Slavery Days – Burning Spear
…do you remember the days of slavery?…
Andy Cornwell was a tall, white, loon-trousered, cooler-than-thou dude with an blond afro and teardrop glasses who ran the London School Of Economics ENTS group in the late 70s. I was studying Law in between going to gigs, smoking dope and listening to music. We all lived up by the Post Office Tower in Fitzroy Street in halls of residence and while we listened to DJ John Peel religiously and the punk wave that was sweeping through England, we also found reggae was just as likely to be on the turntable.
Burning Spear’s Marcus Garvey was the big record, and the dubplate version Garvey’s Ghost was even better; The Gladiators, The Mighty Diamonds, Culture, Augustus Pablo, Marley, Dennis Brown, we couldn’t get enough. And the local scene was strong too – partly thanks to the championing by John Peel – Steel Pulse, Black Slate and Aswad were all setting the place alight. There was revolution in the air from all sides, and the musicians tapped into it and magnified it. So there we were, Andy and I, 2 of the twelve white people in the building, walking down the stalls of The Rainbow, Finsbury Park, clutching our tickets for our hero. We were in J11 and 12. There was a man sitting in J12. We showed him our tickets. He didn’t even look at them. A white security guard noticed there was an issue and asked to see our tickets. We showed him. He shone his torch at the black dude in J12. “OK, wait there, I’ll get Spear’s security” Off he goes. The place is filling up now. Aswad – our reggae band (they’ve already played LSE twice or three times in my first year) – have played the support slot and gone down very well. Now the place is expectant and charged for the real thing – the Jamaican reggae – the roots rastafarian from St Annes parish – and here’s two white students standing up – IN THE WAY. A large muscled rasta with a beard and radio shines his torch down. “Lemme see your tickets please”. He tries to take them but some primal instinct kicks in and we keep hold. “When you buy these tickets?” Can’t remember what we said. “These tickets upsteers, we sold out and sold dem all again”. No, I said, we’re not moving upstairs, we’re sitting here. The man in J12 sits facing forward unblinking. He somehow isn’t asked for his ticket. Then further down the row, Spear’s security turns his attention to – another white couple, sitting down “You two – you got to move upsteers”. They spurn this offer and people behind us start to shout “SIDDOWN MAN” as the lights go down and the electrically charged atmosphere starts to prickle and crackle and the noise becomes a tidal wave. Andy crouches improbably down in front of the me as half of my arse twists onto the seat and onto the stage comes dreadlocked Winston Rodney, Burning Spear himself and the place erupts.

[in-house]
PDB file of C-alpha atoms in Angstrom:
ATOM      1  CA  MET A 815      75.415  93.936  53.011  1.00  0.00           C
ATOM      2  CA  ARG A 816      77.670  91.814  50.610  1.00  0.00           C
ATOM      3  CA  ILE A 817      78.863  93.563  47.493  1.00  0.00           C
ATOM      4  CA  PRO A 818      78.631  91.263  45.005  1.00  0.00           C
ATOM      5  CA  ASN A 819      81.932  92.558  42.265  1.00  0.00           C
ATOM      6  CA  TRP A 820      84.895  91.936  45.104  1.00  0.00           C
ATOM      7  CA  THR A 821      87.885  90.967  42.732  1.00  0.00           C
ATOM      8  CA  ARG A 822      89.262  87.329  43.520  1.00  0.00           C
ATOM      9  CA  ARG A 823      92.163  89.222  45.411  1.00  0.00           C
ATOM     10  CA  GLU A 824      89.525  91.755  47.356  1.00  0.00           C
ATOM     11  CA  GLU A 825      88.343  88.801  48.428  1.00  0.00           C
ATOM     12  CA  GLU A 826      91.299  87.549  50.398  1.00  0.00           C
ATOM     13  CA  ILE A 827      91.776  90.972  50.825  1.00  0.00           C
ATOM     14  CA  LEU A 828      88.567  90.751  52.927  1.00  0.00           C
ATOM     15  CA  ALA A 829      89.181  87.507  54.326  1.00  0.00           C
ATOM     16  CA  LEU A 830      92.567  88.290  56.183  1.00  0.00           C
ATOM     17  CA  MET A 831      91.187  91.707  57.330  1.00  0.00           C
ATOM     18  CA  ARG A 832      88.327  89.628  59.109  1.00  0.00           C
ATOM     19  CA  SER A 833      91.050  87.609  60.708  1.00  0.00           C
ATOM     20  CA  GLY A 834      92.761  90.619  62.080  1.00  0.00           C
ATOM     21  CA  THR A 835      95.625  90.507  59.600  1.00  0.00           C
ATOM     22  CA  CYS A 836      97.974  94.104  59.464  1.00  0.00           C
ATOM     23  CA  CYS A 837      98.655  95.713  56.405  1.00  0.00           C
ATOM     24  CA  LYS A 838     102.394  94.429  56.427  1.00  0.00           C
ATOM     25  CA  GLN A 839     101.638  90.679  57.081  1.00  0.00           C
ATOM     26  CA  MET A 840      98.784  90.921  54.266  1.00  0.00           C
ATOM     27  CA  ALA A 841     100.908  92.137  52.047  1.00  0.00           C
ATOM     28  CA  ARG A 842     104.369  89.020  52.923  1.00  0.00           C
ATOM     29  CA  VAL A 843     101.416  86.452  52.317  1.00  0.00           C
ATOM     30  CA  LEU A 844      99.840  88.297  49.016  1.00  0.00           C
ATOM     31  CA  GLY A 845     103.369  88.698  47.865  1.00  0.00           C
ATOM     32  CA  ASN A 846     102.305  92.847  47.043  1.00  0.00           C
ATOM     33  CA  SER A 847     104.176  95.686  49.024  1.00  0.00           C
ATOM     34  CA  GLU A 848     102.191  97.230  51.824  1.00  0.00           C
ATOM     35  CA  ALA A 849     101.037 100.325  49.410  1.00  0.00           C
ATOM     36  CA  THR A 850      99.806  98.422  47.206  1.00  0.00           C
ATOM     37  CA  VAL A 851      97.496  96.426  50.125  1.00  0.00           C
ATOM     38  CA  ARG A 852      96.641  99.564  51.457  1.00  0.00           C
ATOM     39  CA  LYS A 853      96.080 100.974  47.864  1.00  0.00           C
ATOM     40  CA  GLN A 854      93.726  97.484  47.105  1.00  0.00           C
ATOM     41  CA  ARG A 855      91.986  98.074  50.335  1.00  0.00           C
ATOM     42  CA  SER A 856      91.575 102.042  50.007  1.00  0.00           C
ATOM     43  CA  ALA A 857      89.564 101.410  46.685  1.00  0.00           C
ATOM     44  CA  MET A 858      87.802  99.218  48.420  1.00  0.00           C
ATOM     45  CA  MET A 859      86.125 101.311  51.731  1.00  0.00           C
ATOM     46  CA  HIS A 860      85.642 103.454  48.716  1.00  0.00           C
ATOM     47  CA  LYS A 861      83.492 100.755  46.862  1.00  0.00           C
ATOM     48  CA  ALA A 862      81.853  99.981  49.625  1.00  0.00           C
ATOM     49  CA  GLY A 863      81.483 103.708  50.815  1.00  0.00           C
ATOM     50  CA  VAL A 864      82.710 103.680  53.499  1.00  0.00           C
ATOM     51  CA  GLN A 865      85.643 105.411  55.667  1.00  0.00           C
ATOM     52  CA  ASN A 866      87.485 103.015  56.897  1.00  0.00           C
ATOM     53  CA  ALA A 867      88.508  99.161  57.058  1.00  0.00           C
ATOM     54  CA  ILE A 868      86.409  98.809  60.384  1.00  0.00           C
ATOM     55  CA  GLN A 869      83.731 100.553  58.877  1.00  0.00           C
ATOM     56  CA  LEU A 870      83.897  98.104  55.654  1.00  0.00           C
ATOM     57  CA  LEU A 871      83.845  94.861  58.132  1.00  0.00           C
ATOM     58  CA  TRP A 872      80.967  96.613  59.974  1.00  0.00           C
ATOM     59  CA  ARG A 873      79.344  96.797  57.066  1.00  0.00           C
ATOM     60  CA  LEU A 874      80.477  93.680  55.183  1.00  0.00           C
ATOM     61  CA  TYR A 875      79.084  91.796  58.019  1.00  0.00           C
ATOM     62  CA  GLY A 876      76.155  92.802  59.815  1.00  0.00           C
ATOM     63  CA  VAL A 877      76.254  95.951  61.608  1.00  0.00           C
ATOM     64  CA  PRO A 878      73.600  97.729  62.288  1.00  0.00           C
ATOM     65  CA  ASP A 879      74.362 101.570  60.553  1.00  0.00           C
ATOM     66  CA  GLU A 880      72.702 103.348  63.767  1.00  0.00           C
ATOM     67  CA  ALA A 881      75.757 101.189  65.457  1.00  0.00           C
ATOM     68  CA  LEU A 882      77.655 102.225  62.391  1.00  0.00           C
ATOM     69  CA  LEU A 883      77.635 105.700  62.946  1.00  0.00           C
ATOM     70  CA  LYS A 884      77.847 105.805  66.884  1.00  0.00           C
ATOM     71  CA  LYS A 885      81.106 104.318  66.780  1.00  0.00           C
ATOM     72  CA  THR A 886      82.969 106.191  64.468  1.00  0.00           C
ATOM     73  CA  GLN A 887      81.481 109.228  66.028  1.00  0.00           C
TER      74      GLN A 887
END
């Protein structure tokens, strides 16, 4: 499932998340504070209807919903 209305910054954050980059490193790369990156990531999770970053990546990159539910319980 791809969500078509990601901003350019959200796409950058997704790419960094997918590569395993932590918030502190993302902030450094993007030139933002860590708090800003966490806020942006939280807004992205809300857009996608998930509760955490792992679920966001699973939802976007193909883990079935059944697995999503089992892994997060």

It’s not an exaggeration to say that this was one of the great great gigs of my life, spiced with that build up and introduction – but wait – Spear’s band : the drummer, the bass player, the guitarist, the backing vocals, the keys – were ASWAD !! This was so ridiculously impressive that they could play the support slot then, having presumably learned all of Burning Spear’s songs that week, actually play his music as he prowls around the stage, a magnetic righteous figure in red gold and green.
When he growled the words “Do You Remember The Days Of Slavery?” the crowd leaped to their feet and punched the air. It was the first time in my life that I felt like a white man. Clearly I’d led a privileged existence up to that point, but in a sea of angry black fists at least we were standing up, and stayed that way for the rest of the show. J12 man stood too. Weird thinking about it now, but I guess Spear was his hero too and he wanted to be down the front. I will never forget that gig, and Burning Spear remains in my top five LP choices anytime someone asks for them. Garvey’s Ghost since you ask. Why ? Because it is actually perfect.
the dub from Garvey’s Ghost : I and I Survive